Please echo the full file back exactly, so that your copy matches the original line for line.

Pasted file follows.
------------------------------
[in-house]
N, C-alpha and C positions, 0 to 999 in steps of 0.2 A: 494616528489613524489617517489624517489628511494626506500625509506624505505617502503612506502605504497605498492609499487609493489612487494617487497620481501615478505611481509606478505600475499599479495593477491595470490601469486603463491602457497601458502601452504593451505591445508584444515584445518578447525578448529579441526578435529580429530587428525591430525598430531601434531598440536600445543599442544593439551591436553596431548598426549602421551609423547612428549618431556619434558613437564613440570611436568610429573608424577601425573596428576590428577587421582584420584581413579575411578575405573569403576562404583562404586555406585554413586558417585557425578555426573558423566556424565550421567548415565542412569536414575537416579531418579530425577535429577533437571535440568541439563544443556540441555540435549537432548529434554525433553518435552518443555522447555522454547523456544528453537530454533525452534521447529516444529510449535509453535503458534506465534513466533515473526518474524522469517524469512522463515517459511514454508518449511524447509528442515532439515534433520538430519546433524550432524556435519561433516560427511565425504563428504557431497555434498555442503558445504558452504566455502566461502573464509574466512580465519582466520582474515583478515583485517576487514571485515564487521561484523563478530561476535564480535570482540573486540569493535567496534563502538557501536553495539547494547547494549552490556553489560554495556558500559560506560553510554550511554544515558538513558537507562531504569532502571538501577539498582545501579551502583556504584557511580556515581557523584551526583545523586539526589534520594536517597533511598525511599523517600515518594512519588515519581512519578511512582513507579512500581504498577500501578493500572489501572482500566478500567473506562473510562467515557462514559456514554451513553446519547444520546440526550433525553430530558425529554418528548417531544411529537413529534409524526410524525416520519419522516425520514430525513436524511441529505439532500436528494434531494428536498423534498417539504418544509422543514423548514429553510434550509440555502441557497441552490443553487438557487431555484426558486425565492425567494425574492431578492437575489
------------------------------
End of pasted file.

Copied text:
[in-house]
N, C-alpha and C positions, 0 to 999 in steps of 0.2 A: 494616528489613524489617517489624517489628511494626506500625509506624505505617502503612506502605504497605498492609499487609493489612487494617487497620481501615478505611481509606478505600475499599479495593477491595470490601469486603463491602457497601458502601452504593451505591445508584444515584445518578447525578448529579441526578435529580429530587428525591430525598430531601434531598440536600445543599442544593439551591436553596431548598426549602421551609423547612428549618431556619434558613437564613440570611436568610429573608424577601425573596428576590428577587421582584420584581413579575411578575405573569403576562404583562404586555406585554413586558417585557425578555426573558423566556424565550421567548415565542412569536414575537416579531418579530425577535429577533437571535440568541439563544443556540441555540435549537432548529434554525433553518435552518443555522447555522454547523456544528453537530454533525452534521447529516444529510449535509453535503458534506465534513466533515473526518474524522469517524469512522463515517459511514454508518449511524447509528442515532439515534433520538430519546433524550432524556435519561433516560427511565425504563428504557431497555434498555442503558445504558452504566455502566461502573464509574466512580465519582466520582474515583478515583485517576487514571485515564487521561484523563478530561476535564480535570482540573486540569493535567496534563502538557501536553495539547494547547494549552490556553489560554495556558500559560506560553510554550511554544515558538513558537507562531504569532502571538501577539498582545501579551502583556504584557511580556515581557523584551526583545523586539526589534520594536517597533511598525511599523517600515518594512519588515519581512519578511512582513507579512500581504498577500501578493500572489501572482500566478500567473506562473510562467515557462514559456514554451513553446519547444520546440526550433525553430530558425529554418528548417531544411529537413529534409524526410524525416520519419522516425520514430525513436524511441529505439532500436528494434531494428536498423534498417539504418544509422543514423548514429553510434550509440555502441557497441552490443553487438557487431555484426558486425565492425567494425574492431578492437575489